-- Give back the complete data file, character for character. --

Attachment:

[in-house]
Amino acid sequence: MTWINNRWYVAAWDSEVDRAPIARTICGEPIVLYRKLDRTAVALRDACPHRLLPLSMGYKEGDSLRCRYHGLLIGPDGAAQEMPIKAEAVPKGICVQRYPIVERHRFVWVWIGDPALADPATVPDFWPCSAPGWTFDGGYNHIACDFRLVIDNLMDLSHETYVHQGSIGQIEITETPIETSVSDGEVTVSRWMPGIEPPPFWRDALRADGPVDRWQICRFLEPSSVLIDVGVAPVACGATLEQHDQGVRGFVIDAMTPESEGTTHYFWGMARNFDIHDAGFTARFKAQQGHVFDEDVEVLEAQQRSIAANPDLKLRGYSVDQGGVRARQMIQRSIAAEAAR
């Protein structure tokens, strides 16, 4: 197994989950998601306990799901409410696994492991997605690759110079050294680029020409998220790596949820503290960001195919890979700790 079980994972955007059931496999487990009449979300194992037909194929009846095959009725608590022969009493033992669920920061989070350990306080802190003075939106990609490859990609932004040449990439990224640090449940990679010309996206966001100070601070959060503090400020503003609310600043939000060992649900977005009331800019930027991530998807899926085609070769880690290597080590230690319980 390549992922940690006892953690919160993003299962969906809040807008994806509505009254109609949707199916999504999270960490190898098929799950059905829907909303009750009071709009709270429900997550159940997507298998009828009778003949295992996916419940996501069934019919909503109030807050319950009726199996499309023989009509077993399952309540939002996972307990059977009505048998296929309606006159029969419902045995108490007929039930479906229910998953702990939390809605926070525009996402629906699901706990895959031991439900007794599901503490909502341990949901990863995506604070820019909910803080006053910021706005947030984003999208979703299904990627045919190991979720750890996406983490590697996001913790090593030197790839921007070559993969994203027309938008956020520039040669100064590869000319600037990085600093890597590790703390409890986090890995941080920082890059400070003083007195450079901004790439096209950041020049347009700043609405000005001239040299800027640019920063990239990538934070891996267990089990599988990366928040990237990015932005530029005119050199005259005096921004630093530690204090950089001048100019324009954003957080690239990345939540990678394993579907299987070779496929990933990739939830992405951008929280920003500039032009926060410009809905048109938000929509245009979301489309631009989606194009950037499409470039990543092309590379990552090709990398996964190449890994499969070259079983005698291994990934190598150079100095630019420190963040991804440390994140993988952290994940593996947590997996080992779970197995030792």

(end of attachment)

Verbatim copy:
[in-house]
Amino acid sequence: MTWINNRWYVAAWDSEVDRAPIARTICGEPIVLYRKLDRTAVALRDACPHRLLPLSMGYKEGDSLRCRYHGLLIGPDGAAQEMPIKAEAVPKGICVQRYPIVERHRFVWVWIGDPALADPATVPDFWPCSAPGWTFDGGYNHIACDFRLVIDNLMDLSHETYVHQGSIGQIEITETPIETSVSDGEVTVSRWMPGIEPPPFWRDALRADGPVDRWQICRFLEPSSVLIDVGVAPVACGATLEQHDQGVRGFVIDAMTPESEGTTHYFWGMARNFDIHDAGFTARFKAQQGHVFDEDVEVLEAQQRSIAANPDLKLRGYSVDQGGVRARQMIQRSIAAEAAR
């Protein structure tokens, strides 16, 4: 197994989950998601306990799901409410696994492991997605690759110079050294680029020409998220790596949820503290960001195919890979700790 079980994972955007059931496999487990009449979300194992037909194929009846095959009725608590022969009493033992669920920061989070350990306080802190003075939106990609490859990609932004040449990439990224640090449940990679010309996206966001100070601070959060503090400020503003609310600043939000060992649900977005009331800019930027991530998807899926085609070769880690290597080590230690319980 390549992922940690006892953690919160993003299962969906809040807008994806509505009254109609949707199916999504999270960490190898098929799950059905829907909303009750009071709009709270429900997550159940997507298998009828009778003949295992996916419940996501069934019919909503109030807050319950009726199996499309023989009509077993399952309540939002996972307990059977009505048998296929309606006159029969419902045995108490007929039930479906229910998953702990939390809605926070525009996402629906699901706990895959031991439900007794599901503490909502341990949901990863995506604070820019909910803080006053910021706005947030984003999208979703299904990627045919190991979720750890996406983490590697996001913790090593030197790839921007070559993969994203027309938008956020520039040669100064590869000319600037990085600093890597590790703390409890986090890995941080920082890059400070003083007195450079901004790439096209950041020049347009700043609405000005001239040299800027640019920063990239990538934070891996267990089990599988990366928040990237990015932005530029005119050199005259005096921004630093530690204090950089001048100019324009954003957080690239990345939540990678394993579907299987070779496929990933990739939830992405951008929280920003500039032009926060410009809905048109938000929509245009979301489309631009989606194009950037499409470039990543092309590379990552090709990398996964190449890994499969070259079983005698291994990934190598150079100095630019420190963040991804440390994140993988952290994940593996947590997996080992779970197995030792």